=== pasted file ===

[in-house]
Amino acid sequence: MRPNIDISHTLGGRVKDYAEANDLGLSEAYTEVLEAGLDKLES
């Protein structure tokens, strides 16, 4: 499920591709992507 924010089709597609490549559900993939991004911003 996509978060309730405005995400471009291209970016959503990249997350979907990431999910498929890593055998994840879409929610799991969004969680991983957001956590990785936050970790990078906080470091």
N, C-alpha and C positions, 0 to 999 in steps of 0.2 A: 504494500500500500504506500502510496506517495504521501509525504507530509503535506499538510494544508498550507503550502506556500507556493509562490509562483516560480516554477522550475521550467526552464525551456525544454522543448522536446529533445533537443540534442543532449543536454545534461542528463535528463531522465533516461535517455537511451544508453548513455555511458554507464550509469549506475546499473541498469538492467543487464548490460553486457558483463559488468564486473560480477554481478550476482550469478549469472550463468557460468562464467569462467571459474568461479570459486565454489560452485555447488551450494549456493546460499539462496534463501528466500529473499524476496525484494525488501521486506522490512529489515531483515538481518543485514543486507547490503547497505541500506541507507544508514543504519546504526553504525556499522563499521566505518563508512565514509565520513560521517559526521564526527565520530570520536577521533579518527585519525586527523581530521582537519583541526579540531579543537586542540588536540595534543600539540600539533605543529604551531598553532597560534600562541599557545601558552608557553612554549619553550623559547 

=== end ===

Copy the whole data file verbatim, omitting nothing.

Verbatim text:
[in-house]
Amino acid sequence: MRPNIDISHTLGGRVKDYAEANDLGLSEAYTEVLEAGLDKLES
């Protein structure tokens, strides 16, 4: 499920591709992507 924010089709597609490549559900993939991004911003 996509978060309730405005995400471009291209970016959503990249997350979907990431999910498929890593055998994840879409929610799991969004969680991983957001956590990785936050970790990078906080470091």
N, C-alpha and C positions, 0 to 999 in steps of 0.2 A: 504494500500500500504506500502510496506517495504521501509525504507530509503535506499538510494544508498550507503550502506556500507556493509562490509562483516560480516554477522550475521550467526552464525551456525544454522543448522536446529533445533537443540534442543532449543536454545534461542528463535528463531522465533516461535517455537511451544508453548513455555511458554507464550509469549506475546499473541498469538492467543487464548490460553486457558483463559488468564486473560480477554481478550476482550469478549469472550463468557460468562464467569462467571459474568461479570459486565454489560452485555447488551450494549456493546460499539462496534463501528466500529473499524476496525484494525488501521486506522490512529489515531483515538481518543485514543486507547490503547497505541500506541507507544508514543504519546504526553504525556499522563499521566505518563508512565514509565520513560521517559526521564526527565520530570520536577521533579518527585519525586527523581530521582537519583541526579540531579543537586542540588536540595534543600539540600539533605543529604551531598553532597560534600562541599557545601558552608557553612554549619553550623559547 